HALE v. CHU (August 9, 2010)

Plaintiffs Hale and others filed a derivative action against China Online, Victor Chu, and others. They alleged that the defendants breached certain fiduciary duties owed to China Online and its shareholders. Chu removed, asserting that diversity exists if China Online is ignored -- and China Online should be ignored because it was fraudulently joined. Plaintiffs moved to remand and Chu moved to dismiss. Judge Kendall (N.D. Ill.) denied the former and granted the latter. The court relied on the fact that the company’s dissolution terminated plaintiffs' status as shareholders and their ability to bring a derivative action. Alternatively, the court stated that it would dismiss for plaintiffs' failure to make the requisite demand or show futility. Plaintiffs appeal.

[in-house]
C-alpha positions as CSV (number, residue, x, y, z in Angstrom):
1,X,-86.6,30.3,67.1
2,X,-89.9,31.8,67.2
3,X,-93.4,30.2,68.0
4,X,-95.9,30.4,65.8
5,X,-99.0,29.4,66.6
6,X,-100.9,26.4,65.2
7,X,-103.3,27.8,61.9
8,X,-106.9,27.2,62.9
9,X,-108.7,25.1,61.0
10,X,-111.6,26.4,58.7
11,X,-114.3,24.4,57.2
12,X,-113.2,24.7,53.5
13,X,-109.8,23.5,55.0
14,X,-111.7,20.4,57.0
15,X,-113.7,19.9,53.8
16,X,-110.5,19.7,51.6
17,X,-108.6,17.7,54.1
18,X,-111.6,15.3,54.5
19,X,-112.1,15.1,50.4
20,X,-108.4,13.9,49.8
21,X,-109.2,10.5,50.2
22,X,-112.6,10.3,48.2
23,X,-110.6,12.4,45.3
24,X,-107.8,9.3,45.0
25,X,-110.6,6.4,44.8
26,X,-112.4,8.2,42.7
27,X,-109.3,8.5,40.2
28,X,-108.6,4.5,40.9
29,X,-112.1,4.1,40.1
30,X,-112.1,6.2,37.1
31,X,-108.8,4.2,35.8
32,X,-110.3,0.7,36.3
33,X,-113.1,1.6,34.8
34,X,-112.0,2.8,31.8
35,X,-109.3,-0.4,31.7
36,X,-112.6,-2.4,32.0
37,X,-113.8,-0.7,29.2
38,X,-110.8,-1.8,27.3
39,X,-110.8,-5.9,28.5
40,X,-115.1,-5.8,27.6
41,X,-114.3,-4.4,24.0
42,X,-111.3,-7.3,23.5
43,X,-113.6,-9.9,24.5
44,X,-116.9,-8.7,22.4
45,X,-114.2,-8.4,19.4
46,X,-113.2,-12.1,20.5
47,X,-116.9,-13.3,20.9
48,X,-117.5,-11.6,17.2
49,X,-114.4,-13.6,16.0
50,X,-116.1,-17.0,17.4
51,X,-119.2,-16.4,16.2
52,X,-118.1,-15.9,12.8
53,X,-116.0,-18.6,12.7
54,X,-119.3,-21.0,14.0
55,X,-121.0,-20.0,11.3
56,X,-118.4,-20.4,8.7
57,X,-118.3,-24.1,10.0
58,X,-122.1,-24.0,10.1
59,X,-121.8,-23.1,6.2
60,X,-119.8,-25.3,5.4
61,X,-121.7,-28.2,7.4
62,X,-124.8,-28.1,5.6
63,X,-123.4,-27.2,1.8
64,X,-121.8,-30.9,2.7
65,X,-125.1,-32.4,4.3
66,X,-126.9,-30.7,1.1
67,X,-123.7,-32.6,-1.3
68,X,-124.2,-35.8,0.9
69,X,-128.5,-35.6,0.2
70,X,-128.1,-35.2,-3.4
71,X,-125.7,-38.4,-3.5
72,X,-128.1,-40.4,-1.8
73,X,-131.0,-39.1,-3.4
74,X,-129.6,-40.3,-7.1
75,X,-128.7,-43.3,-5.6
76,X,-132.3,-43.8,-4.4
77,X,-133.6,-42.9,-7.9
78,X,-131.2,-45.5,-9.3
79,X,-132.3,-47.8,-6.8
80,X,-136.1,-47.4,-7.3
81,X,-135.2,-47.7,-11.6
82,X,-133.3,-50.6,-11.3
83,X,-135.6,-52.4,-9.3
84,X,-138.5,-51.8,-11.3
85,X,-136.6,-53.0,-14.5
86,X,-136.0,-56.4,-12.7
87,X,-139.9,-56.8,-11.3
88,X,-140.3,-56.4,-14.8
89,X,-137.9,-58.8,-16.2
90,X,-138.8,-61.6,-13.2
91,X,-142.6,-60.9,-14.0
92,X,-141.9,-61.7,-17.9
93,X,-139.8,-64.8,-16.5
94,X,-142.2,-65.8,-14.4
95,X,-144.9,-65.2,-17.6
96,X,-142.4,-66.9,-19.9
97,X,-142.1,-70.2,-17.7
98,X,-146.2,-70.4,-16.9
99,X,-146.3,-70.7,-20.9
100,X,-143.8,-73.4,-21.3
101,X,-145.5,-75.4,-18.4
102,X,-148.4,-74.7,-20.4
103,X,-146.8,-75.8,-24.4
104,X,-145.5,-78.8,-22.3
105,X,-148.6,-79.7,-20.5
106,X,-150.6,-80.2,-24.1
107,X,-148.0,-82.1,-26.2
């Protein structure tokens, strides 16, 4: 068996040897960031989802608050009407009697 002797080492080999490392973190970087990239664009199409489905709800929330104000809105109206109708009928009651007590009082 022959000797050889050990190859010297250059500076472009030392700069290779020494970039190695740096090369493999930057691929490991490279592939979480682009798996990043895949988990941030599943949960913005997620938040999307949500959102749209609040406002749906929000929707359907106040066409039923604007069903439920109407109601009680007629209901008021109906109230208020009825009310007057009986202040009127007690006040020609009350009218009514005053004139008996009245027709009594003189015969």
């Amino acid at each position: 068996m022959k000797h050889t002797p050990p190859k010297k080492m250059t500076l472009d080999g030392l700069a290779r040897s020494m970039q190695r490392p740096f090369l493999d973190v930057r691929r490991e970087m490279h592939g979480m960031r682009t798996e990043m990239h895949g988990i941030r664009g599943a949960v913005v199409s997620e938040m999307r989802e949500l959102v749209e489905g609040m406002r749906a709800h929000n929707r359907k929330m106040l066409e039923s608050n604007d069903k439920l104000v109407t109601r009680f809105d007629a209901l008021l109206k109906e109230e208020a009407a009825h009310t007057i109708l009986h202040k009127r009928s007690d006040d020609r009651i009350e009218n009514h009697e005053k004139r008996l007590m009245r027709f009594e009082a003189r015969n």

In their opinion, Judges Bauer, Flaum, and Tinder affirmed. On appeal, the plaintiffs conceded that they had no right to bring a derivative action in the name of China Online. For the first time, they asked the Court to treat the complaint as a direct claim brought by China Online against the same defendants. The Court refused to so. An issue not raised before the district court is waived on appeal. The Court noted that the plaintiffs failed to raise the argument even after the district court invited supplemental briefs on the issue of derivative actions and dissolved corporations.